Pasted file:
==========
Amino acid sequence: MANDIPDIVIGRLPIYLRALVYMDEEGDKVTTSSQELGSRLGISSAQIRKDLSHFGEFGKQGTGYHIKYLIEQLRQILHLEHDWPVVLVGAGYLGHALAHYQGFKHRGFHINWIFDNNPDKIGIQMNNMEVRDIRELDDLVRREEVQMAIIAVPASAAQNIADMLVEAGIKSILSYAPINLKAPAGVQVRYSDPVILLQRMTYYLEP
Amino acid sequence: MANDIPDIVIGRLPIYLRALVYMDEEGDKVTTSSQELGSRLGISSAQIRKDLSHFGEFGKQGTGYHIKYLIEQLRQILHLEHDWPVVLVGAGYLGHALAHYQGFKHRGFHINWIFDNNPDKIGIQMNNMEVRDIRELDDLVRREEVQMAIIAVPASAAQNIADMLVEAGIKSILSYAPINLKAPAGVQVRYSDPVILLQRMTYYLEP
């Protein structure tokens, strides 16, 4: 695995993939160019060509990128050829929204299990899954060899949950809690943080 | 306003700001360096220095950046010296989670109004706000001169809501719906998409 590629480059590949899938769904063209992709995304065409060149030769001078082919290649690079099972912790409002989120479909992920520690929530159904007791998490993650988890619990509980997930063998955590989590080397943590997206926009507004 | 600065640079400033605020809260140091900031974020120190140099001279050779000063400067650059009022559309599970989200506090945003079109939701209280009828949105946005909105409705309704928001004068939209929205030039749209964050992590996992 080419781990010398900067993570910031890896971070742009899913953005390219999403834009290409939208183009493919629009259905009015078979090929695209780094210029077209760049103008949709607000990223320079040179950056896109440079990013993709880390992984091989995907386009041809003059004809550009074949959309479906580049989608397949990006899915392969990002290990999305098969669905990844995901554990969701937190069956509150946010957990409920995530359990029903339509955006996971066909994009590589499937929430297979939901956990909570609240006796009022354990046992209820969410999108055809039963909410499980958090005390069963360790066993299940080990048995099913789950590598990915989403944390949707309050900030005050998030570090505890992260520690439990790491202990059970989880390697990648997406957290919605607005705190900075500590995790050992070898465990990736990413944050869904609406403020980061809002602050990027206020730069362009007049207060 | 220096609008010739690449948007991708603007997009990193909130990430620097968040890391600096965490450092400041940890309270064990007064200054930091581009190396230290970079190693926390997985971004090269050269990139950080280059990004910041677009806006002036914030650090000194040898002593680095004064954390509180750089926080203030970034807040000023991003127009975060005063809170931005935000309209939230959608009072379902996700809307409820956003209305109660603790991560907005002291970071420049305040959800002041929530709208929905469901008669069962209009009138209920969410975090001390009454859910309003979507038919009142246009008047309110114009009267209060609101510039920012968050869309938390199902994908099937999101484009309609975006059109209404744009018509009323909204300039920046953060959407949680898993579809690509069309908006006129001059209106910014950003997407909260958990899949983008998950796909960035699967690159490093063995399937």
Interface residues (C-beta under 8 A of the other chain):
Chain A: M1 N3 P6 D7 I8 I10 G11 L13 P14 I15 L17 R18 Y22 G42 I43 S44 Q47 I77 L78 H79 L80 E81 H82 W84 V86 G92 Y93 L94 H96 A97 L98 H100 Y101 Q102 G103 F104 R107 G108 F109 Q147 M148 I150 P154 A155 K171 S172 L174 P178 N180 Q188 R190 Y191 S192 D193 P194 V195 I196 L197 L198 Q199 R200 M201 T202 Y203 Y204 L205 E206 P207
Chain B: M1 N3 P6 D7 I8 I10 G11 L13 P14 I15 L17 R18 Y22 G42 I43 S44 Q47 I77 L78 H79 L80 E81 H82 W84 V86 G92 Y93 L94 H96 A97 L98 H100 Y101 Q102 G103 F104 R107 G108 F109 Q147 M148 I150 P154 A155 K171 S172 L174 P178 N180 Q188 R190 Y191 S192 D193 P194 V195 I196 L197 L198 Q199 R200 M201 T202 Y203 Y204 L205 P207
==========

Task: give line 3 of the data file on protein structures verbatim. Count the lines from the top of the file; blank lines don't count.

């Protein structure tokens, strides 16, 4: 695995993939160019060509990128050829929204299990899954060899949950809690943080 | 306003700001360096220095950046010296989670109004706000001169809501719906998409 590629480059590949899938769904063209992709995304065409060149030769001078082919290649690079099972912790409002989120479909992920520690929530159904007791998490993650988890619990509980997930063998955590989590080397943590997206926009507004 | 600065640079400033605020809260140091900031974020120190140099001279050779000063400067650059009022559309599970989200506090945003079109939701209280009828949105946005909105409705309704928001004068939209929205030039749209964050992590996992 080419781990010398900067993570910031890896971070742009899913953005390219999403834009290409939208183009493919629009259905009015078979090929695209780094210029077209760049103008949709607000990223320079040179950056896109440079990013993709880390992984091989995907386009041809003059004809550009074949959309479906580049989608397949990006899915392969990002290990999305098969669905990844995901554990969701937190069956509150946010957990409920995530359990029903339509955006996971066909994009590589499937929430297979939901956990909570609240006796009022354990046992209820969410999108055809039963909410499980958090005390069963360790066993299940080990048995099913789950590598990915989403944390949707309050900030005050998030570090505890992260520690439990790491202990059970989880390697990648997406957290919605607005705190900075500590995790050992070898465990990736990413944050869904609406403020980061809002602050990027206020730069362009007049207060 | 220096609008010739690449948007991708603007997009990193909130990430620097968040890391600096965490450092400041940890309270064990007064200054930091581009190396230290970079190693926390997985971004090269050269990139950080280059990004910041677009806006002036914030650090000194040898002593680095004064954390509180750089926080203030970034807040000023991003127009975060005063809170931005935000309209939230959608009072379902996700809307409820956003209305109660603790991560907005002291970071420049305040959800002041929530709208929905469901008669069962209009009138209920969410975090001390009454859910309003979507038919009142246009008047309110114009009267209060609101510039920012968050869309938390199902994908099937999101484009309609975006059109209404744009018509009323909204300039920046953060959407949680898993579809690509069309908006006129001059209106910014950003997407909260958990899949983008998950796909960035699967690159490093063995399937």